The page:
To repeat, the basic flaw in our collection of data is that the kids see their language classes as they see all their other classes – as something they have to do but don’t care about. Even with the magic of stories, the entire approach is 100% flawed, because according to the only research we have we cannot accurately measure what language learners have acquired.
Due to the fact that we cannot measure language gains, and when a big portion of the language learners are not motivated to learn the language, because they are fifteen and don’t have enough food and their dad is in jail or their mom is working three jobs, one cannot call the results of the DPS assessments and the efforts of multi-million dollar data collection team in any way accurate. It is, after all, part of a corporation and since when have corporations actually been interested in how much good their products do for those consume them?
But nobody is standing up to this nonsense! There is no one standing up. We are all sitting down.
Claire told me privately a story about standing up to and backing her principal. She was heavily armed with data. Claire if you could tell that story in a comment field I think many here would like to here it.
Claire they might also like to hear about that time you asked the governing body of an educational foundation (west coast? east coast? I can’t remember) about the nature of data collection, and how what they actually require from teachers in terms of written curriculum docs is not at all what their principals were asking of their teachers, which I consider a serious breach of the chain of command.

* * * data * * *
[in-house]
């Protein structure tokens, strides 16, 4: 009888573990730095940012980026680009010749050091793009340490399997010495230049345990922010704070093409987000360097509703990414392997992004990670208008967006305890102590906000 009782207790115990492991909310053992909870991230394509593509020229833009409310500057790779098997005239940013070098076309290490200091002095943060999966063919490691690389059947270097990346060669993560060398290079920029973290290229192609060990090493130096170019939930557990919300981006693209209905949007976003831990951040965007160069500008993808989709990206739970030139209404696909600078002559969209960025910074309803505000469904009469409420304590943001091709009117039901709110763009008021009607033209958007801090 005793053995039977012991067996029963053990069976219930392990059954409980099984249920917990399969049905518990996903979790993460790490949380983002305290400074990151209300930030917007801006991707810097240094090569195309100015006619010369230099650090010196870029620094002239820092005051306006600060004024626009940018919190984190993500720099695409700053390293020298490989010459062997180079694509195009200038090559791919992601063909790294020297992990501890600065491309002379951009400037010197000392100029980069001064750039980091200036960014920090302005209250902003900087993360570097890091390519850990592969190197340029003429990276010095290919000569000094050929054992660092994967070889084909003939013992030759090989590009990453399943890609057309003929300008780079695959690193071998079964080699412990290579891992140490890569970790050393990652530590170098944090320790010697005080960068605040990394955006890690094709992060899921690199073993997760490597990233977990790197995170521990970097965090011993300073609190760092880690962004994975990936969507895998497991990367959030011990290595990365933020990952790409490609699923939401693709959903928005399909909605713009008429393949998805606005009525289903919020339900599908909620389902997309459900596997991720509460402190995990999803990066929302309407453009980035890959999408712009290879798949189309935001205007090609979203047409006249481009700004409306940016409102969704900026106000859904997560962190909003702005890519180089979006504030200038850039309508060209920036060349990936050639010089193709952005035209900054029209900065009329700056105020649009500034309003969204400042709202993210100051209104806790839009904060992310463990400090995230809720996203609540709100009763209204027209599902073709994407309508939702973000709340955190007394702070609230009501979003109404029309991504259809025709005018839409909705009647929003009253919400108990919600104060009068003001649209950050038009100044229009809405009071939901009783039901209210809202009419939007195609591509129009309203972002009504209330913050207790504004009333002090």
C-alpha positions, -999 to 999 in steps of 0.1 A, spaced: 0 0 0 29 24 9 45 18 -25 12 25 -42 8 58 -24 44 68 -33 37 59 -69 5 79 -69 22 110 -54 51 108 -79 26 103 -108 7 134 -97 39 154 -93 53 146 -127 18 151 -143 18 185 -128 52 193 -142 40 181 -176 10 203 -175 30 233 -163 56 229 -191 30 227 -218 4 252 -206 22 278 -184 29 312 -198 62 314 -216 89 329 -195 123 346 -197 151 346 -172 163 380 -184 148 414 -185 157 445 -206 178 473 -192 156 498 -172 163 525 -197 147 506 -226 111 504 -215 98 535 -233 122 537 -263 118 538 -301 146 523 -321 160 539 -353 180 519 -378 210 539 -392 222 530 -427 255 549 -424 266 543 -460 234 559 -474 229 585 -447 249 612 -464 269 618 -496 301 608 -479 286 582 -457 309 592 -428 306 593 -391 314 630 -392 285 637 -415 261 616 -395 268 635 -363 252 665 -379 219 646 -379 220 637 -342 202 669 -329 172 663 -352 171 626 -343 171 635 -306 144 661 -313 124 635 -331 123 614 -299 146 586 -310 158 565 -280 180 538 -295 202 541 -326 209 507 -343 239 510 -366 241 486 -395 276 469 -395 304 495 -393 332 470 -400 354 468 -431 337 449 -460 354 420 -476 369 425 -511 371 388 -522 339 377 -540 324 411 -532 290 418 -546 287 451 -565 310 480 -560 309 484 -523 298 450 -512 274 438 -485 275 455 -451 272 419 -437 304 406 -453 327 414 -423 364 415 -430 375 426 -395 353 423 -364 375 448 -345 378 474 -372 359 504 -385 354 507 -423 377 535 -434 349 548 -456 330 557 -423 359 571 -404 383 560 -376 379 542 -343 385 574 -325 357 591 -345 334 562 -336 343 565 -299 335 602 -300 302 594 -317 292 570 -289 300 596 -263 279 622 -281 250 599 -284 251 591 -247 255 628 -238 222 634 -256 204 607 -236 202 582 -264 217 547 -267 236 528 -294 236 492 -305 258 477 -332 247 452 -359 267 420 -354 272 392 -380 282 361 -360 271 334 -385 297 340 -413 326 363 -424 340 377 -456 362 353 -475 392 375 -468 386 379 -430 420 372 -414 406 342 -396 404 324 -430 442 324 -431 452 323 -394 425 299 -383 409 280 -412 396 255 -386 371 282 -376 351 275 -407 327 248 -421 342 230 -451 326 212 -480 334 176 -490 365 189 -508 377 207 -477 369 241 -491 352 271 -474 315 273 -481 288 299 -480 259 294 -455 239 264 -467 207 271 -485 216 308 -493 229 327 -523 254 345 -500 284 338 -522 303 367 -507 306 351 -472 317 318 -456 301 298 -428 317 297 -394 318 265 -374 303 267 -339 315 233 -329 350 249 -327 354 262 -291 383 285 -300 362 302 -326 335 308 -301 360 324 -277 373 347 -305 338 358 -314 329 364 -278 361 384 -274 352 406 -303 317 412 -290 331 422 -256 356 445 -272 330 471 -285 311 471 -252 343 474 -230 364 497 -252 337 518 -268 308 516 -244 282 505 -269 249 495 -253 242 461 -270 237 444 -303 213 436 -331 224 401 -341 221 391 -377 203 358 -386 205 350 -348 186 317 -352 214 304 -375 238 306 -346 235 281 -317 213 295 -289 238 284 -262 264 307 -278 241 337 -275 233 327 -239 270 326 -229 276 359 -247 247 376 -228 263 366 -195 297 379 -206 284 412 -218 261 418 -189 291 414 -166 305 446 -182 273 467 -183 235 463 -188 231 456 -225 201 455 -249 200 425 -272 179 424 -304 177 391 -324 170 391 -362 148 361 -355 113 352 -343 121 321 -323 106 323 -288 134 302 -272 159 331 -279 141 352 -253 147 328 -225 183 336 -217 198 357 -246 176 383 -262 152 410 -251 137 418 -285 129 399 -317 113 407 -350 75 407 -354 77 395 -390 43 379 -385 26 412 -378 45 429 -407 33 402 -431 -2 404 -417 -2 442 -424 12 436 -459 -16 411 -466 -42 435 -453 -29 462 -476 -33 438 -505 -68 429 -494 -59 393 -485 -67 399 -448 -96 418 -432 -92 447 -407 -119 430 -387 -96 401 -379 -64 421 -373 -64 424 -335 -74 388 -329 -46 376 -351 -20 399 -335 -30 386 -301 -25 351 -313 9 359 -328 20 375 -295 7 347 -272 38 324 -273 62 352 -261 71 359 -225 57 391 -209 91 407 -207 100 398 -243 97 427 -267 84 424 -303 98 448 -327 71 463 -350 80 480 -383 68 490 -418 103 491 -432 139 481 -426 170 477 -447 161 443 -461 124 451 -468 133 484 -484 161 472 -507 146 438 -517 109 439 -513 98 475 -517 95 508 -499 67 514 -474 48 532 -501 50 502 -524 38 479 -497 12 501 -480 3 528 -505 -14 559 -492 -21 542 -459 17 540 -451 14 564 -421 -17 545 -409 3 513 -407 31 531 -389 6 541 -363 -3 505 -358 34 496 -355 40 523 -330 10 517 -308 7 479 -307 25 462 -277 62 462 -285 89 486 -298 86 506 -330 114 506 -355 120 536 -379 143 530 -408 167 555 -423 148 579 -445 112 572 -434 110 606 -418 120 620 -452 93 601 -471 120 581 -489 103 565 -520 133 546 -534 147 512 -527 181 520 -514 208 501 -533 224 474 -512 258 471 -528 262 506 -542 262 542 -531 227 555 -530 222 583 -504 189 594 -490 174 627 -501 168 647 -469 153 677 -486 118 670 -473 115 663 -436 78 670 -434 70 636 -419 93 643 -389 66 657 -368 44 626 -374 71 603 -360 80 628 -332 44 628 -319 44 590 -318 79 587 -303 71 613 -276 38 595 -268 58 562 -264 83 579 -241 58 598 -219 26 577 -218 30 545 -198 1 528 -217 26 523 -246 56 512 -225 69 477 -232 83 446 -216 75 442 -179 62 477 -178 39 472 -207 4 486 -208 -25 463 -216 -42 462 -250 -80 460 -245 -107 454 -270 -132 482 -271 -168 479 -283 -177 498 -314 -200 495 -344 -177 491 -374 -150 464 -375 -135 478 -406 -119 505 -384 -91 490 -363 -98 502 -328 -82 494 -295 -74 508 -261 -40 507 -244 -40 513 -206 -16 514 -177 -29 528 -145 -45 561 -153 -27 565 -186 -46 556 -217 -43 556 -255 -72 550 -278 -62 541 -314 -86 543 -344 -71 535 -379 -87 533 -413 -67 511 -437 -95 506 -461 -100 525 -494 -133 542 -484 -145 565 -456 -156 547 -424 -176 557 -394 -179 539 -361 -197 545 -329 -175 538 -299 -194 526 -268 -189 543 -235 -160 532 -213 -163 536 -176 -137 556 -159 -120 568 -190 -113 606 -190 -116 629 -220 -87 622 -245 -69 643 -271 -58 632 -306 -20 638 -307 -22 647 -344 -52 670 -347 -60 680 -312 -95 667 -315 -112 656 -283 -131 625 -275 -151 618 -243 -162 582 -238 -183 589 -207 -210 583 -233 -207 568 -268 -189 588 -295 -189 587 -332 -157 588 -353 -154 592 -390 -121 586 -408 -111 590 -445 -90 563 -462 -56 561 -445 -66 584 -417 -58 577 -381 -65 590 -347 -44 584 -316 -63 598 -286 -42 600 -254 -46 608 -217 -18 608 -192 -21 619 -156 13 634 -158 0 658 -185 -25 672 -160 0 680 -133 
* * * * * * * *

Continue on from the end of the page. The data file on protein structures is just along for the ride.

If you could dust those two things off and share it as comments below for those of us who many be interested, I would appreciate it. This is too important, by the way, to go to the Forum since people aren’t yet used to going there.
In a few weeks I will have dinner with Diana Noonan (who is on the assessment session panel at iFLT with Claire and Tina) and we will discuss this. I know that Diana works very hard to comply with her data team. You should see the work she does! She has a great team around her – Paul Kirschling and Sabrina Janczak and others of that rock star CI team in Denver, but really, the cards are stacked against her success because of the simple fact that too many of the kids don’t care and that the data collectors consider her wealth of experience as somehow inferior to their talents, which don’t exist in the field of world language acquisition.
I ask this again, how in the world can test results not be grossly distorted when more than half the kids in the room have been turned OFF to learning by the general sturm and drang of being graded into a deep hole by the big cat graders (those big yellow grading machines) of the industrial grading process?